To that end, i gave a talk at FOSDEM earlier this month that touched on the (handwaving-handwaving) future of package management. Afterwards, one of the attendees asked me what i thought about specifically designing languages in a way that is friendly to package management. The properties entailed by MVS immediately sprang to mind. Which is to say: i am certain that MVS will be an important touchstone in my package management thinking going forward, independent of whether we do ultimately find the tradeoffs in this initial version of vgo to be too costly for the Go ecosystem’s particular needs.
Having reviewed the vgo documents for a little while now, I think there are some unproductive paths that discussions could take, which I’d like to pre-empt here:
- vgo is, in my view, neither obviously right, nor obviously wrong. If it appears to be either to you, then either you’ve missed something, or i have (quite possible!).
- To the extent that they are possible, direct, experiential comparisons between vgo and dep as they exist today are certainly important, but it’s equally important not to jump to conclusions on the basis of them. What really matters is, given the constraints in each model, what is eventually possible - that is, what kind of Go ecosystem and experience they might give rise to.
- i am certain folks will have the impulse to gut-compare vgo and dep as being more or less idiomatic Go. (Hint: vgo will win: it approaches a problem by intentionally omitting expressiveness allowed in other languages in pursuit of simplicity). But that’s the start of a discussion - not the end.
Finally, a word about dep’s future.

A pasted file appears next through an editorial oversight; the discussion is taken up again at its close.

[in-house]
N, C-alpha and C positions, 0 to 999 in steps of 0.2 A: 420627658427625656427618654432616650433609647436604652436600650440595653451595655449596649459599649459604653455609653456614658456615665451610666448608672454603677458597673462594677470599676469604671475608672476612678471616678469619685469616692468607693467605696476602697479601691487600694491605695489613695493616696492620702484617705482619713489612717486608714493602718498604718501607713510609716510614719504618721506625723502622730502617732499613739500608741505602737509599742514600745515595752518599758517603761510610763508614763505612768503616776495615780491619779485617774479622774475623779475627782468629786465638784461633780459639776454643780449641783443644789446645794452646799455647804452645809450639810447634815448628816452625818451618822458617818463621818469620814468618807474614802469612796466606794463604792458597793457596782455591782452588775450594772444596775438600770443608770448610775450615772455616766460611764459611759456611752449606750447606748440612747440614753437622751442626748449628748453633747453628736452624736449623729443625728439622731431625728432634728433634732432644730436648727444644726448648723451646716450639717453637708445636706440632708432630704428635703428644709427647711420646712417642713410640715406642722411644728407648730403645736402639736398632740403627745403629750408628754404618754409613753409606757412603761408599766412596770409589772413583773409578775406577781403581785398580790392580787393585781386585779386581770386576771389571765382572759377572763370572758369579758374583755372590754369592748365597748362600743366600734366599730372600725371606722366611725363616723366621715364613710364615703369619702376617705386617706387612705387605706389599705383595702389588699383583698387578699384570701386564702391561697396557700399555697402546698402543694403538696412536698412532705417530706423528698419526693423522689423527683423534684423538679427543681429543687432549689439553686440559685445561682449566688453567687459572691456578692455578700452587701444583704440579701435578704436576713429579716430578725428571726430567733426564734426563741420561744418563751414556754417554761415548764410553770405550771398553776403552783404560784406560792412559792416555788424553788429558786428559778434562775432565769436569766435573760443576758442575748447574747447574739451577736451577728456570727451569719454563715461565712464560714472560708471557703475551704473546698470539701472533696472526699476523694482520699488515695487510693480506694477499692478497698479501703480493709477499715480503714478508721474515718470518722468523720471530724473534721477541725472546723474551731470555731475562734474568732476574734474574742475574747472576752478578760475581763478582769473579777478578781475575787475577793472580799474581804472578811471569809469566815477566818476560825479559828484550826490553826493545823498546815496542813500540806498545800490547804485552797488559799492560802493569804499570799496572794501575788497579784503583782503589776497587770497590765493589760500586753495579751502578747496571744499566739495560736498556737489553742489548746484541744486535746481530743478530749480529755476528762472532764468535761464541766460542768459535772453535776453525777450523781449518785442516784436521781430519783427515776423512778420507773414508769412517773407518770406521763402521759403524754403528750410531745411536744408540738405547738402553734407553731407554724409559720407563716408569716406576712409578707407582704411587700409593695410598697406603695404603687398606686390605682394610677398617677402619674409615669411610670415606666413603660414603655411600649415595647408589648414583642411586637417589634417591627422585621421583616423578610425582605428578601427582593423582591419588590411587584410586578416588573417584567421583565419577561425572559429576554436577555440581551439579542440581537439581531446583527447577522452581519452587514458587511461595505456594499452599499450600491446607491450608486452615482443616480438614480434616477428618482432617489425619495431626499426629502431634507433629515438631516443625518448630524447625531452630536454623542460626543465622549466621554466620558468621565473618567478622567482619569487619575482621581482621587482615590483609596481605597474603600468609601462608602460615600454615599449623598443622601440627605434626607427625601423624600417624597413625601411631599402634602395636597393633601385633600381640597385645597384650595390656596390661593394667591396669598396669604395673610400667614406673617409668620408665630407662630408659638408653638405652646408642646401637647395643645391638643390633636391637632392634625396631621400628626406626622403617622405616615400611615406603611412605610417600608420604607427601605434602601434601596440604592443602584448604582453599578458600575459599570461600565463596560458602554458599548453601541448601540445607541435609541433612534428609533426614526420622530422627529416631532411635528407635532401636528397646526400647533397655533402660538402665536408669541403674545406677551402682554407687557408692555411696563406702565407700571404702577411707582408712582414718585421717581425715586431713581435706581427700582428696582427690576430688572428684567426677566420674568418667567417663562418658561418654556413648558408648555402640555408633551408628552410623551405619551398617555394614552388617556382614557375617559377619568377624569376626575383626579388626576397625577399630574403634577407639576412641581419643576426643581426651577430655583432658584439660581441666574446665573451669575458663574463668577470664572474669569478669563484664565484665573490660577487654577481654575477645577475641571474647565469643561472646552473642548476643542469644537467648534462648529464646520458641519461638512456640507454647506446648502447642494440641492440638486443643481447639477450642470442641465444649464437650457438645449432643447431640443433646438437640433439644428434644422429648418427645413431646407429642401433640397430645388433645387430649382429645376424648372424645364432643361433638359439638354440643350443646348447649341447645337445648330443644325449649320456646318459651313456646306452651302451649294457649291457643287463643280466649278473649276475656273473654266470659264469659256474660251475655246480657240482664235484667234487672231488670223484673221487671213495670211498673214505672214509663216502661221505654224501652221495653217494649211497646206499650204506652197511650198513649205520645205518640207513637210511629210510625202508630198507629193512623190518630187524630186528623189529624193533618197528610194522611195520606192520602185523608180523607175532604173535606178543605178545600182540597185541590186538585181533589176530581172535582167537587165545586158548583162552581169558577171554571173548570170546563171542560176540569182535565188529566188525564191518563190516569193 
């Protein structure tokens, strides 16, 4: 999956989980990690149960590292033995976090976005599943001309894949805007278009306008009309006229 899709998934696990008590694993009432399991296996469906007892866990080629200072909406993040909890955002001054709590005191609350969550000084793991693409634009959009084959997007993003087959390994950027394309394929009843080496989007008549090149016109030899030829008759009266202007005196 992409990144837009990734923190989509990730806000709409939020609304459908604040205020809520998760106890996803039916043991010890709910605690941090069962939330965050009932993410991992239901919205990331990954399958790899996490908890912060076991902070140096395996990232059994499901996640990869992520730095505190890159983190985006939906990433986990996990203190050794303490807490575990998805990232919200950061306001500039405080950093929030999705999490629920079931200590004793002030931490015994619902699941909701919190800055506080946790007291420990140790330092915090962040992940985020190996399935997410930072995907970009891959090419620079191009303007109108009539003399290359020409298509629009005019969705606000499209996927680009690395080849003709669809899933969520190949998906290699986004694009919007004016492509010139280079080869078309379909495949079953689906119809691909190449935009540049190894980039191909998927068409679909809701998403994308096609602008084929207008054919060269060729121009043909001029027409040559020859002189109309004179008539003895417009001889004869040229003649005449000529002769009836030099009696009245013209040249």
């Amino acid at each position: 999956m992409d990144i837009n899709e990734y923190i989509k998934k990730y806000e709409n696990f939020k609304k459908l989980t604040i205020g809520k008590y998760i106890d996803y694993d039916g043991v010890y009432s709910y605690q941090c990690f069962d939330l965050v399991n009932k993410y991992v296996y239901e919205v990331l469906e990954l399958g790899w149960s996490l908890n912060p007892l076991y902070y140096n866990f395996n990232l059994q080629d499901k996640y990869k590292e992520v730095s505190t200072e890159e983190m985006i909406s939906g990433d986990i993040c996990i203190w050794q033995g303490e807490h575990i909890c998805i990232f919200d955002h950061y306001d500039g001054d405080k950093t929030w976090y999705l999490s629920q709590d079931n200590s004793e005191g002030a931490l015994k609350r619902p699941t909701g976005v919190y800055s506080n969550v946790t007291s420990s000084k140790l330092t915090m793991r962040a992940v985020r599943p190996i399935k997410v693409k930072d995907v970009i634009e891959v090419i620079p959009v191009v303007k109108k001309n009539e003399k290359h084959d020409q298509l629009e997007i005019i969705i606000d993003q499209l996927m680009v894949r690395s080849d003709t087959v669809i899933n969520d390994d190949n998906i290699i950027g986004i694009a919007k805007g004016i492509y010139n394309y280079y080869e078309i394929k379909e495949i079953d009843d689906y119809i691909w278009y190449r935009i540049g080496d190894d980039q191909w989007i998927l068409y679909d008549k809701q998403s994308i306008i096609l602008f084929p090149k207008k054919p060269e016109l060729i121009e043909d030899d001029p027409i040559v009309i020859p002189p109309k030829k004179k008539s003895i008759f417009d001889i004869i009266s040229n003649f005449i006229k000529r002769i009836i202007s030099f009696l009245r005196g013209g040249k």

The publication of the vgo prototype doesn’t change any of our immediate plans for dep, nor does it change dep’s status as the recommended tool. Many of the priorities we have been targeting in dep for months are ones that - if a binary choice is made to change vgo’s model - will suddenly become quite salient again. If that choice is not made, then dep (or an adapted successor) will likely need to live on in a community space, operating atop the new vgo. Either way, though, migrating to dep now is still likely to yield you the easiest path to vgo later, and ongoing improvements to dep will help dep’s users in the immediate term. And our present pain matters.
i will continue to work on dep as i have for the last couple years - in my “spare time” (lol). i am also - to be fully transparent - being contracted by Google for work on vgo. Specifically, the contract covers a thorough technical review of vgo, ongoing meetings with Russ, and creating automated migration tools that map dep, glide, govendor, and godep to vgo. i have taken care to ensure that the work specified in this contract does not incentivize me towards any particuar technical outcome, but rather focuses on things that Russ and i both agree are important for this next phase of experimentation.
The package management for Go space continues to be nothing if not…interesting! i’d encourage everyone to curl up with your favorite hot beverage and check out Russ’ posts this week about vgo.